Bangalore: Indian information technology (IT) services firms could see business slowing from US banks and financial institutions that have been bailed out by that country’s government, which has also become increasingly protectionist as it tries to protect jobs in the world’s biggest economy.
At least two people familiar with the matter said they have recently seen IT outsourcing tenders with so-called “buy American” or work-onsite clauses that ensure that the business goes to an American firm or to one operating on American soil.
“I have seen some ‘buy American’ inserts in a small number of requests for proposal, but this doesn’t seem to be enforceable,” said Phil Fersht, research director for global business and outsourcing services at AMR Research, an IT advisory firm.
According to Fersht, one of these was for a health care firm, and a few others for financial services firms that had been bailed out by the government.
According to the fine print of the final stimulus Bill, passed in the US, troubled assets regulation programme (TARP) recipients cannot outsource call centre work to foreign firms and can hire only a limited number of foreign workers on H-1B visas.
The second person, an executive at an Indian IT services company who did not want to be identified also said that some US firms that had usually been comfortable with moving work offshore were becoming risk averse in the current environment. “They (customers) insist that critical work should be retained within the US,” added the executive who said this measure wasn’t protectionist, but a possible reaction to economic uncertainty.
Nasscom, the Indian software industry’s lobby group, said the US government had to do this to tackle an economy on a downswing. “The fact of the matter is that they are giving funds to TARP. They have to look at generating employment locally. We will see some of these kinds of small issues rising. We are confident that better sense will prevail,” said Ameet Nivasarkar, vice-president of Nasscom.
The US, the world’s biggest spender on technology is in a recession, triggered by a crisis in its financial system, which has seen several firms going bankrupt and several others being wholly or partly taken over by the federal government. The world’s largest economy has shed 4.4 million jobs since December 2007 with nearly half of those losses coming in the last three months, prompting President Barack Obama to announce plans to cut tax breaks for firms that move jobs to foreign shores.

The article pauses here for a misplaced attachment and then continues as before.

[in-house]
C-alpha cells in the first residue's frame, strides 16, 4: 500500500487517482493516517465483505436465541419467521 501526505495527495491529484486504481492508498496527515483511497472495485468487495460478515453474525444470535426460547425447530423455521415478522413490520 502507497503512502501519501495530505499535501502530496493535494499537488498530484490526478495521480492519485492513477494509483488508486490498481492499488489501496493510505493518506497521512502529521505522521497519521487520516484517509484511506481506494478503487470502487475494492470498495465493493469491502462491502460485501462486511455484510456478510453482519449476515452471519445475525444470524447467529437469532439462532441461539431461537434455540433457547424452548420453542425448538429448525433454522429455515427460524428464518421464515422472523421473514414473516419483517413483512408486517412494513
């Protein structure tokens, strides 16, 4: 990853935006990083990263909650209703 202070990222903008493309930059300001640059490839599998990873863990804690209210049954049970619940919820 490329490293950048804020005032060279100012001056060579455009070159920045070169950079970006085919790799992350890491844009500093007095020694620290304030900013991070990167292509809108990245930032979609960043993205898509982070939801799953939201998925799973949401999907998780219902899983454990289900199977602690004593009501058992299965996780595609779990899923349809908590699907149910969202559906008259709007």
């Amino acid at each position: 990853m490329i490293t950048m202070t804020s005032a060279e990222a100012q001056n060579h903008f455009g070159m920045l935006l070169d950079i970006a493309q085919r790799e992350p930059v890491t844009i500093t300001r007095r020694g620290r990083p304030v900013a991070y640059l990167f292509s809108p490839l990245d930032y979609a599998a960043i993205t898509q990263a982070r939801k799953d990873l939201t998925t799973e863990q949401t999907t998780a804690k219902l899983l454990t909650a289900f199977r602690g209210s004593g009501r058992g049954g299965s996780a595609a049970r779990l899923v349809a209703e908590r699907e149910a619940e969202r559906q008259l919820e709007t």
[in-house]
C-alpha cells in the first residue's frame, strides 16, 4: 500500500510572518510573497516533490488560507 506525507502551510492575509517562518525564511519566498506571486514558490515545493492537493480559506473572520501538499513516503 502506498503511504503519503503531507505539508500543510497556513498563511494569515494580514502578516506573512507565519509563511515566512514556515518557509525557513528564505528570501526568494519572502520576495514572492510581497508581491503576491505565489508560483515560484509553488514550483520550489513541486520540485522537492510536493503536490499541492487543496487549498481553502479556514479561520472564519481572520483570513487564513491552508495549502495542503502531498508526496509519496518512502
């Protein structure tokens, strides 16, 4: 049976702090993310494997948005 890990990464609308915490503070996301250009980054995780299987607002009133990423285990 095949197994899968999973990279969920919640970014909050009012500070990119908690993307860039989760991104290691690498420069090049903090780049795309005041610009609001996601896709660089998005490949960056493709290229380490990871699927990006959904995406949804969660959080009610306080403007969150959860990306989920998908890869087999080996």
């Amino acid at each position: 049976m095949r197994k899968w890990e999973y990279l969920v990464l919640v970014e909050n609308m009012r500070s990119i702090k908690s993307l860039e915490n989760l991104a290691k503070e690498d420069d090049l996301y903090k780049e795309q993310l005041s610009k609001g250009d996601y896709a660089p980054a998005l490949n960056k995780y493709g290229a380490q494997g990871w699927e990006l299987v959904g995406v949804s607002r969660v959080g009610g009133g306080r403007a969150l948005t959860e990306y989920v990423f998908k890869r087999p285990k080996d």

Indian IT services firms such as Infosys Technologies Ltd and Tata Consultancy Services Ltd (TCS) derive a significant portion of their revenue from companies in businesses such as banking, financial services, and insurance. Such firms contributed almost 41% of the $40.4 billion (Rs2.09 trillion) revenue of Indian IT services firms in the year to March 2008. As business slows from US firms, Nasscom forecasts that growth for the IT firms will halve to 16% in the year to March.
An analyst said outsourcing firms could also face subtler constraints. “At least those programmes are overt,” said Peter Redshaw, vice-president for research in banking and finance services at Gartner Inc., a technology research firm, referring to the US legislations. “A second issue is the rise in ‘soft constraints’ where governments, central banks and regulators put pressure on banks (such as greater scrutiny or a need for higher transparency) that may inhibit decisions to go offshore.”
“So, banks may in some cases be prohibited from going offshore or they may need to be more politically sensitive and risk averse in their operations,” Redshaw added.
India’s two largest IT firms, however, said they were yet to encounter TARP-related constraints. TCS and Infosys Technologies said that they haven’t seen any impact due to these measures. “Currently, we are not seeing any such impact from any of our clients,” said V. Balakrishnan, chief financial officer at Infosys.
Still, the legislations itself were passed only last month and it is likely it will take a while before Indian firms feel the fallout.
Analysts say that a bigger impact on offshoring would, however, be felt if Obama goes ahead with his plan to cut tax breaks for companies that offshore work.
“However, I would expect clauses to be put into contracts that allow for work to be pulled back onshore in the event of tax changes that impact offshoring,” said Fersht of AMR.